The kingdom did not create the situation in Lebanon, it is responding to a situation that exists.
Critics of Saudi aid to Lebanon are misguided
Saudi Arabia’s pledge to provide US$3bn to Lebanon’s army has attracted criticism. But such analysis misunderstands both the Lebanese situation and the one faced by Saudi Arabia and other Gulf countries. Start with the criticism that injecting arms into the situation will only inflame it. Saudi Arabia did not create the problems in Lebanon and is only responding to a scenario that already exists. Moreover, the Gulf state is making its pledge openly and publicly, with the full backing of the Lebanese state.
Contrast that with Iran, which has provided money, weapons and training to Hizbollah for many years, and which prodded the militia group into intervening on the side of the Assad regime in Syria. Saudi Arabia did not create the reality of a mini-state within Lebanon, and it is now seeking to balance that by empowering the national army and the Lebanese state.
Indeed, this is a move by the kingdom to minimise the impact of the Syrian civil war on its fragile neighbour. It is no secret that Washington’s sudden desire for rapprochement with Tehran has Riyadh concerned. A deal with Iran is a good thing, but a deal at any price is not. With Syria, Saudi is looking to ensure its own security. Gulf leaders have warned privately and publicly that the Syrian conflict will be enormously destructive for the region, but the West appears uninterested.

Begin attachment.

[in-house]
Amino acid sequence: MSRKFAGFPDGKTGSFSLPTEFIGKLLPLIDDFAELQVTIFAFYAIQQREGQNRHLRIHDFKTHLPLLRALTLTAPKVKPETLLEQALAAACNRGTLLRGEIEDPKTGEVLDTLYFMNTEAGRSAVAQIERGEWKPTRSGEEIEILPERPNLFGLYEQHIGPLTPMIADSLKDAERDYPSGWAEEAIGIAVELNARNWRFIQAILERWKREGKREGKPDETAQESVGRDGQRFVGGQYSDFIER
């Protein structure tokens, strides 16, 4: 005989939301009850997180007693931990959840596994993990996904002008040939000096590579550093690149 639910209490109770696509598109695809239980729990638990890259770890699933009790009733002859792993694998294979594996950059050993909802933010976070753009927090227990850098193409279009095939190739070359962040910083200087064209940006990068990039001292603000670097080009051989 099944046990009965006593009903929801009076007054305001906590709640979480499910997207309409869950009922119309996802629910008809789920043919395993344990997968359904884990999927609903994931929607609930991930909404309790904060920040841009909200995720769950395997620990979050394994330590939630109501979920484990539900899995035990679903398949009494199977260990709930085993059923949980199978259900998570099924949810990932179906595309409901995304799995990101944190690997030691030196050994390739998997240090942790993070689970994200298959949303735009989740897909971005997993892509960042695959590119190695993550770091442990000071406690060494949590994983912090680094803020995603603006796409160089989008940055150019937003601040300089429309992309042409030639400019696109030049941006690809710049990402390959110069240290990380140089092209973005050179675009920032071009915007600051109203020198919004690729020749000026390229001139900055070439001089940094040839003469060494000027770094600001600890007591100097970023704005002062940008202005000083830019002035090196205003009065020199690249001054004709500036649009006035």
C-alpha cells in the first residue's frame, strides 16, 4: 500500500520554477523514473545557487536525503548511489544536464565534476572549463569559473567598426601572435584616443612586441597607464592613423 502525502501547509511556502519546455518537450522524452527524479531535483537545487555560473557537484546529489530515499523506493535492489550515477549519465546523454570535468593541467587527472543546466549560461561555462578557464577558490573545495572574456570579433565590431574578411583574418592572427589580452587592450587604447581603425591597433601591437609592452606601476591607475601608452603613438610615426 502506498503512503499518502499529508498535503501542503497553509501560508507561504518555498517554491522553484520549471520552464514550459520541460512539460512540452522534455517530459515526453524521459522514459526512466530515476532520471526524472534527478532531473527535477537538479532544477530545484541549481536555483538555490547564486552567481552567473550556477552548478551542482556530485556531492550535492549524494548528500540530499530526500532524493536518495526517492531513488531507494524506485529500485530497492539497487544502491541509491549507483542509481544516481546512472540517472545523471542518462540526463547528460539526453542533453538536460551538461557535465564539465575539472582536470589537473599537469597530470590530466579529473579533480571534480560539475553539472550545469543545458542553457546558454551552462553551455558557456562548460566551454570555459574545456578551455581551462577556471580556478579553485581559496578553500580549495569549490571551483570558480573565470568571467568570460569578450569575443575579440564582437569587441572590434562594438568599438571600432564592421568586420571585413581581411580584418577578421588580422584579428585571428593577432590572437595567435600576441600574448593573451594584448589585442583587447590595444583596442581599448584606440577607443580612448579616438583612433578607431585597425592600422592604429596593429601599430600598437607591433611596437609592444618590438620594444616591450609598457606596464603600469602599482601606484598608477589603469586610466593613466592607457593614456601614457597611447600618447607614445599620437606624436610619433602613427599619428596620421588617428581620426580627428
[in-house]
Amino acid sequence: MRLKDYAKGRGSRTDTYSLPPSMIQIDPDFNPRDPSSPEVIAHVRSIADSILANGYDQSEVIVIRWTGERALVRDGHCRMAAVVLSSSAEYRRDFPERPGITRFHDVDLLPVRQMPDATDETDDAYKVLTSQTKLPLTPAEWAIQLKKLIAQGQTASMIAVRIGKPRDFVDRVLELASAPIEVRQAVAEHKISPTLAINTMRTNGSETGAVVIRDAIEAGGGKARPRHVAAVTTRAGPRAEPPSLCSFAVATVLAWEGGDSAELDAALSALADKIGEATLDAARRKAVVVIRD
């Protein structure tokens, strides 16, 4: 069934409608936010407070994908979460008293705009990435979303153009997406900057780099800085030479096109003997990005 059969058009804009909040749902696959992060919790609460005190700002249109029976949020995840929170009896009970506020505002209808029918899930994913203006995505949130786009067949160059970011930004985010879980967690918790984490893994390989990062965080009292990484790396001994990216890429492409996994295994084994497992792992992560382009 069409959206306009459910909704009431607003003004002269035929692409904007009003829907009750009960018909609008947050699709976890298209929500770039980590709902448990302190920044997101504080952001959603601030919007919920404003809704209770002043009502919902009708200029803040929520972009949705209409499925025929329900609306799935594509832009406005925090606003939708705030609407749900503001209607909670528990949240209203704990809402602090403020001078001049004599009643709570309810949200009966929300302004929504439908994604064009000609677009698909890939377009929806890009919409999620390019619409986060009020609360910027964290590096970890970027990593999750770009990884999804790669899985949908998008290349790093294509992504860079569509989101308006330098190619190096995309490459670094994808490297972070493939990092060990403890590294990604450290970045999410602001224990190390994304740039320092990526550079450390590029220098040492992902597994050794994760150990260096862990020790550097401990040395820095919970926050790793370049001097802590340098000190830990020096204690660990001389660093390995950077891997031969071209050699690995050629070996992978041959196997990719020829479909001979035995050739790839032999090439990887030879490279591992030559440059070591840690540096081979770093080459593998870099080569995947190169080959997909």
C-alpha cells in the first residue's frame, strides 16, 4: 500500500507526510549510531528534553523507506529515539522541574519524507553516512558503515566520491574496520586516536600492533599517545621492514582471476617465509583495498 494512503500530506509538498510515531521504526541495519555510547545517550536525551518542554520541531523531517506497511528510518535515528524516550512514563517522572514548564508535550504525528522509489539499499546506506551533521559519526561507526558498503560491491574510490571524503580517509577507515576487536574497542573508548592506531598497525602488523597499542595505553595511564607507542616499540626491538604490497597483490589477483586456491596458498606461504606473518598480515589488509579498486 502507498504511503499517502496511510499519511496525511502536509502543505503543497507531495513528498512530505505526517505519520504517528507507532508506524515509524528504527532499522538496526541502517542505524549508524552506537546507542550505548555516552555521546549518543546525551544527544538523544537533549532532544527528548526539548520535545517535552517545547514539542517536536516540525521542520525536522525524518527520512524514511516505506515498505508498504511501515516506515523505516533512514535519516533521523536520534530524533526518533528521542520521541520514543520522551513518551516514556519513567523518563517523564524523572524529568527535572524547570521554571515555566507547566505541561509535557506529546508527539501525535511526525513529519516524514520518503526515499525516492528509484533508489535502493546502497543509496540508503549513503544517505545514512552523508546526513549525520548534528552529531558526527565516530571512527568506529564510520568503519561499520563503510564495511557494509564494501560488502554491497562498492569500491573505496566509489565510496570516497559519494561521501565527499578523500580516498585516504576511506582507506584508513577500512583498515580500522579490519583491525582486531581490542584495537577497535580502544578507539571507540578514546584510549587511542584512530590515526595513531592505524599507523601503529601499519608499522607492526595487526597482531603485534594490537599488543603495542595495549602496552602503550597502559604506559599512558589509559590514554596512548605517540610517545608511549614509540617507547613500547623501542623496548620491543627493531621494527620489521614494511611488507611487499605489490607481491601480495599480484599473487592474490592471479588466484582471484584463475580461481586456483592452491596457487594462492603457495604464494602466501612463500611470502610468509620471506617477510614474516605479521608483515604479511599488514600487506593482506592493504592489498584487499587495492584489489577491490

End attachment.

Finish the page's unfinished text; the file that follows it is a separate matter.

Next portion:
When Mohammed bin Nawaf, Saudi’s ambassador to the UK, wrote in the New York Times recently that his country “will not stand idly by” over Syria, he was reflecting the fact that the West still believes the Syrian conflict will be “contained”. Saudi Arabia knows that the spillover will come to all parts of the region. If the West is not willing to solve the Syrian crisis, or even to do what is necessary to stop the spillover, it cannot be surprised if regional countries seek to do so themselves.
A second criticism has been that this aid will spark a confrontation with Hizbollah. This ignores the reality of Lebanese politics. Since the end of the civil war there have been dire predictions that Lebanon would spiral into confrontation among its fragile mix of ethnicities. And yet, throughout a tumultuous period, starting with the assassination of Rafiq Hariri in 2005, the withdrawal of Syrian troops, a war with Israel, and now the spillover from Syria, Lebanon has stayed relatively peaceful and remained together. Nobody is keener than the Lebanese to keep their country together. It would be better if this could be done alone, but, for now, Saudi Arabia’s assistance will greatly enhance the power of the Lebanese state.